She is 83, her sight is fading, and she can't remember dates too well, but she'll never forget cleaning rooms for grand visitors like Andy Griffith, Liberace and Minnie Pearl. Oh, how Stancil loved maintaining the beauty of the hotel, especially its sparkling chandeliers in the ballroom. All those years ago, she lived in a house off New Bern Avenue. After she got her four children off to school, she walked to work. When her bosses announced that the hotel was closing, she remembers, "I cried and cried and cried."

After sitting vacant for years, the hotel was converted to senior citizen housing in 1979. Danzelle Stancil applied for a room. She came home.

Nine months ago, while walking down Fayetteville Mall, she fell and broke her shoulder. Her bones are so fragile that the healing has taken extra long. Her doctor explained that she can't go strolling with her friends up to the card shop or the CVS pharmacy until the weather warms up. She knows by then that construction workers will be digging trenches. This time she doesn't hope for gold. Just a place to stay.

She is too sweet to say a cross word, to think a dark thought. She talks of how amazing it is that the very hallway she worked on for so many years now opens to her home. She knows that change is necessary. From her window she watched the pretty white concrete jail rise on Salisbury Street. She prayed for the workers every morning. Now she prays the mall will be restored to its glory, that she will live to see the change and be able to still live here in this room.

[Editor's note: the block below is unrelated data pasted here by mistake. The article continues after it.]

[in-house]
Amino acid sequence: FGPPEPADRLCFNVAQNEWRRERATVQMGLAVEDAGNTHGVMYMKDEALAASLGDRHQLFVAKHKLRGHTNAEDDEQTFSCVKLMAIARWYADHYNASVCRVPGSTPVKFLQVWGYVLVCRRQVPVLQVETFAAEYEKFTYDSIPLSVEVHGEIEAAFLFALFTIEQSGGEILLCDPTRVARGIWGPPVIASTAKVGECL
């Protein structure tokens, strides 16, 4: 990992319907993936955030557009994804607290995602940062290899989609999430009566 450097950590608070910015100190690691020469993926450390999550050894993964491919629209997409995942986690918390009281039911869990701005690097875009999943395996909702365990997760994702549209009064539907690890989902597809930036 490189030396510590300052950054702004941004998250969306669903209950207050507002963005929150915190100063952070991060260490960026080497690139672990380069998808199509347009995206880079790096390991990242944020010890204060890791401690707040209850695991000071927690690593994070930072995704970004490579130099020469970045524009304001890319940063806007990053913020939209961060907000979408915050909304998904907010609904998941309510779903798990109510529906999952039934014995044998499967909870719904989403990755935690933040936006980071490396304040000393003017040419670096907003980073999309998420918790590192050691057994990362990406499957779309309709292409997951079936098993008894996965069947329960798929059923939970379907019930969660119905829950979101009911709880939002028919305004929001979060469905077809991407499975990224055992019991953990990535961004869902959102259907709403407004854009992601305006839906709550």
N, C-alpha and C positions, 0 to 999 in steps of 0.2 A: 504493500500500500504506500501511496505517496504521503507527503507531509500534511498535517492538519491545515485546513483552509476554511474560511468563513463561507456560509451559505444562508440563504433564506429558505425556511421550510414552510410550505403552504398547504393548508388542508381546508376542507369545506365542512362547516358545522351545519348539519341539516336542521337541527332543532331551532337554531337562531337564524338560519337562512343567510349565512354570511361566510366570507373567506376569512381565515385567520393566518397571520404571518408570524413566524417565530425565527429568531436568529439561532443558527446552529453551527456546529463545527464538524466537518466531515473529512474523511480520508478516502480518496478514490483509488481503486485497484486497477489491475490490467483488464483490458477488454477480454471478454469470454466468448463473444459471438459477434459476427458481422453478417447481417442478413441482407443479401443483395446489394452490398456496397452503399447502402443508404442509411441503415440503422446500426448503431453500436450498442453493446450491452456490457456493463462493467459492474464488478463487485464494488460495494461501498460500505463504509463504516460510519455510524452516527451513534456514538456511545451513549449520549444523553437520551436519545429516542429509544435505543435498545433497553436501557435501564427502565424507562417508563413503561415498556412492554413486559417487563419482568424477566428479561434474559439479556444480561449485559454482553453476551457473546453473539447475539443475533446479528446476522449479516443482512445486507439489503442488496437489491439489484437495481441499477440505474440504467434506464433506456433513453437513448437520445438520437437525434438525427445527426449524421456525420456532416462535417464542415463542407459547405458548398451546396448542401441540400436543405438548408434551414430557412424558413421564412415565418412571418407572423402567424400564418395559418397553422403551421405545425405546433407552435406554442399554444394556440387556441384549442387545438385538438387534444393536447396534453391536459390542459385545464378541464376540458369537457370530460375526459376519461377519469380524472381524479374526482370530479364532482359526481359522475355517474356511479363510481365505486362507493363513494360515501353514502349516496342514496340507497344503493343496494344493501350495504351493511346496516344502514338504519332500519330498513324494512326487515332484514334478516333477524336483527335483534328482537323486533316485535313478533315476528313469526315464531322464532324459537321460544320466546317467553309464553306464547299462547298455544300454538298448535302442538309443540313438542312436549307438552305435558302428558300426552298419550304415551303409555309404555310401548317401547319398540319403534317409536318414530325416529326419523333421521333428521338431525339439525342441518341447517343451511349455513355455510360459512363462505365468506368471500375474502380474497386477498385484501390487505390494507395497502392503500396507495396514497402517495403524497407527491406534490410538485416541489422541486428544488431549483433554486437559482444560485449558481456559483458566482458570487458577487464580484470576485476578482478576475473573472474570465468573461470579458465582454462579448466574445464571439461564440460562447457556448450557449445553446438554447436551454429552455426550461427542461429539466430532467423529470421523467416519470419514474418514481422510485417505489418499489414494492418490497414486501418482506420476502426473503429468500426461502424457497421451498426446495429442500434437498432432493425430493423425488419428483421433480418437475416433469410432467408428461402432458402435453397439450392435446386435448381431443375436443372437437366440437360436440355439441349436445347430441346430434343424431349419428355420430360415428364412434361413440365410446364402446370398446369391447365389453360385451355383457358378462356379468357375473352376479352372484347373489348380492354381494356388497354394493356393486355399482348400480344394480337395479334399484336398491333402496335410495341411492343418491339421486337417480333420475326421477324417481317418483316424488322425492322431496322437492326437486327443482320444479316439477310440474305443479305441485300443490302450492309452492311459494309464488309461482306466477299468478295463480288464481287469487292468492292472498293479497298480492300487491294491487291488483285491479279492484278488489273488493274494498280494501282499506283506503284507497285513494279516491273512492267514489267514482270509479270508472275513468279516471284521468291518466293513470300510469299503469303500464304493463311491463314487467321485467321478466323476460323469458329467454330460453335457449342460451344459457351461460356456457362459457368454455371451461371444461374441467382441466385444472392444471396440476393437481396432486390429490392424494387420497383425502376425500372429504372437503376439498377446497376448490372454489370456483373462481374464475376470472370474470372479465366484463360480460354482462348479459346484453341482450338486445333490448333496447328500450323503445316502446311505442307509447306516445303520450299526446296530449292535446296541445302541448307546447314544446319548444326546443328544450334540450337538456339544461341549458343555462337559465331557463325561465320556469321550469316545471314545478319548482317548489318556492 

She knows people are watching her building, waiting for a chance.

One of them can see it from his building at the other end of the mall.

In the seven-story Alexander Building, which he bought in 2001, Greg Hatem stands at a sixth-floor window and imagines the future, his personal and professional five-year plan. The eight downtown buildings his company already owns are packed with tenants. In this daydream, perhaps he has purchased the Sir Walter and turned it into a high-scale boutique hotel. The mall teems with people working, playing, shopping, eating. It hops day and night. And he is in the midst of it, working and living.

The founder of Empire Properties, Hatem is not a developer, but a redeveloper. He draws the distinction like this: "If you gave me 1,000 acres of undeveloped land, I wouldn't know what to do except take a hike on it. I'd much rather have a cool old building."